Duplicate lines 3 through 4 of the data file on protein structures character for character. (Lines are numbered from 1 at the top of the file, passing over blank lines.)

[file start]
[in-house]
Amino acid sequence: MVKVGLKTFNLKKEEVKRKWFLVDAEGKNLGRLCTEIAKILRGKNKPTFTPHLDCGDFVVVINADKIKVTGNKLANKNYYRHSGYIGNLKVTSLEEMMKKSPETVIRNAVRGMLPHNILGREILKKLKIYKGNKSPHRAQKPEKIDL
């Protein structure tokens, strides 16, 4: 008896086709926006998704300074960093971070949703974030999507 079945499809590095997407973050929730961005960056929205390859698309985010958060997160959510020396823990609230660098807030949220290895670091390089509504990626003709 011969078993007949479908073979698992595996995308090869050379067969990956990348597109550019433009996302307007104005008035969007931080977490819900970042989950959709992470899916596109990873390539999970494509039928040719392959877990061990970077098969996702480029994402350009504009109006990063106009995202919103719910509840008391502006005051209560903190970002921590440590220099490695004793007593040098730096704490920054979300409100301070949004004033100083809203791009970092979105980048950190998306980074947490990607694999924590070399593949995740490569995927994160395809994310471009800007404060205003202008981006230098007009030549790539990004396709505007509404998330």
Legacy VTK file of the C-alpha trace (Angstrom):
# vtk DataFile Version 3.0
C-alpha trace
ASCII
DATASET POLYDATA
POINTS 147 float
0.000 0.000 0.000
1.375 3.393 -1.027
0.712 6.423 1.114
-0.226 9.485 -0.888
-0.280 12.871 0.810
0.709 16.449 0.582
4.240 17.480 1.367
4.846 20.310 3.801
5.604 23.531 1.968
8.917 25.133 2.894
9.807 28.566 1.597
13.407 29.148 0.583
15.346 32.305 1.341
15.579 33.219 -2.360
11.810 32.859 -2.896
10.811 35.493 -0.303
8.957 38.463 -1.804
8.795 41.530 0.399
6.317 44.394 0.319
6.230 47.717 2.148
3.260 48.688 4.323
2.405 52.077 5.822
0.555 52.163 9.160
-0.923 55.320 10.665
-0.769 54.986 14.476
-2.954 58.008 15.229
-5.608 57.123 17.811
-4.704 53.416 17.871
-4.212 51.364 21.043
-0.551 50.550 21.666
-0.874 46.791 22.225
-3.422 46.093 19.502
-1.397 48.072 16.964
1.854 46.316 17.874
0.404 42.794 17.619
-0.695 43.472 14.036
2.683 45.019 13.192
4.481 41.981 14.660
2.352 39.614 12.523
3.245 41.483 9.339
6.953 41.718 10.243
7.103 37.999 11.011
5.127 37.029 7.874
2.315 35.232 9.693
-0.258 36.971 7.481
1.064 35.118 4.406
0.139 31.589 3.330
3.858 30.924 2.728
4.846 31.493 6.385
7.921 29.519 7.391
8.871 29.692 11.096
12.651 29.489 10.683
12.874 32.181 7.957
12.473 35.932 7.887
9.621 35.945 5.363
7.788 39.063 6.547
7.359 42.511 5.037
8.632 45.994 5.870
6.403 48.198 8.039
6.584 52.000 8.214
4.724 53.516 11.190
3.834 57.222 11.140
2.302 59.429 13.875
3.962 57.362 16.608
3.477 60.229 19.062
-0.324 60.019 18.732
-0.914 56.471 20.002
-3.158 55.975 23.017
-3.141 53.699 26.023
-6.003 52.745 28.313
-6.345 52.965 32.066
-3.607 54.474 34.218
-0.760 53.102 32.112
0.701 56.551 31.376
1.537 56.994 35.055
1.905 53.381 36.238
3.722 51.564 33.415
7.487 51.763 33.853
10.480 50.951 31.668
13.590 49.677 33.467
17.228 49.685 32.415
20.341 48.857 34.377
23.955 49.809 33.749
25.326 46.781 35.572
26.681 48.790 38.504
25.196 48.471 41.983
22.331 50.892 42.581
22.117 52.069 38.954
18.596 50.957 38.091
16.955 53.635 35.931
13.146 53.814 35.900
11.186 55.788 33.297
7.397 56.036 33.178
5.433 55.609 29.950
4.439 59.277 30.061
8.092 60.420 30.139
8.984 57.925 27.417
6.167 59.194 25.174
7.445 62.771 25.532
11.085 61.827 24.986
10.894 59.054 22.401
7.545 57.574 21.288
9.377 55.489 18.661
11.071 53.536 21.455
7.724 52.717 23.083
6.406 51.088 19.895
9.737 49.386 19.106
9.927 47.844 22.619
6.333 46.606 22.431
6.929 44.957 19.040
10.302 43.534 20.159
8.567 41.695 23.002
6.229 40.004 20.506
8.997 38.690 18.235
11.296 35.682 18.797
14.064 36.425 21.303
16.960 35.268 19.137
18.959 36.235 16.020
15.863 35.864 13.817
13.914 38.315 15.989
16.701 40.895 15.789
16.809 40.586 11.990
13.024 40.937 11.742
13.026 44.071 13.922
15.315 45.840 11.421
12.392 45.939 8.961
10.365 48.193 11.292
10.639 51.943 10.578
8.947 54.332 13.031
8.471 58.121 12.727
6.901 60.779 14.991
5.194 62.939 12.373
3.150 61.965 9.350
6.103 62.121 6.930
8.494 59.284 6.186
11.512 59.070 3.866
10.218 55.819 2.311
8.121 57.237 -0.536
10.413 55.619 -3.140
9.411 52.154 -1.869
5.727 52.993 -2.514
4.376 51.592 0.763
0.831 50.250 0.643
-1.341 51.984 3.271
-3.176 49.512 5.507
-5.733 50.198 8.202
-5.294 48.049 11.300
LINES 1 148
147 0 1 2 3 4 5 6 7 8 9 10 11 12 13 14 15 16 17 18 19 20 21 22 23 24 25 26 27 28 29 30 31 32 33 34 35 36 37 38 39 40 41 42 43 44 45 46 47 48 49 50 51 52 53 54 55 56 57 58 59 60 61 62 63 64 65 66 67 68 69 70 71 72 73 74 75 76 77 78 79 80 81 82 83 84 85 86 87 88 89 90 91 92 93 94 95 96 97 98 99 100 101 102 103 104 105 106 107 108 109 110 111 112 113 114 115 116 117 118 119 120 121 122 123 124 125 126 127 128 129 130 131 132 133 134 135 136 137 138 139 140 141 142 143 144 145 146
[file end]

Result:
């Protein structure tokens, strides 16, 4: 008896086709926006998704300074960093971070949703974030999507 079945499809590095997407973050929730961005960056929205390859698309985010958060997160959510020396823990609230660098807030949220290895670091390089509504990626003709 011969078993007949479908073979698992595996995308090869050379067969990956990348597109550019433009996302307007104005008035969007931080977490819900970042989950959709992470899916596109990873390539999970494509039928040719392959877990061990970077098969996702480029994402350009504009109006990063106009995202919103719910509840008391502006005051209560903190970002921590440590220099490695004793007593040098730096704490920054979300409100301070949004004033100083809203791009970092979105980048950190998306980074947490990607694999924590070399593949995740490569995927994160395809994310471009800007404060205003202008981006230098007009030549790539990004396709505007509404998330």
Legacy VTK file of the C-alpha trace (Angstrom):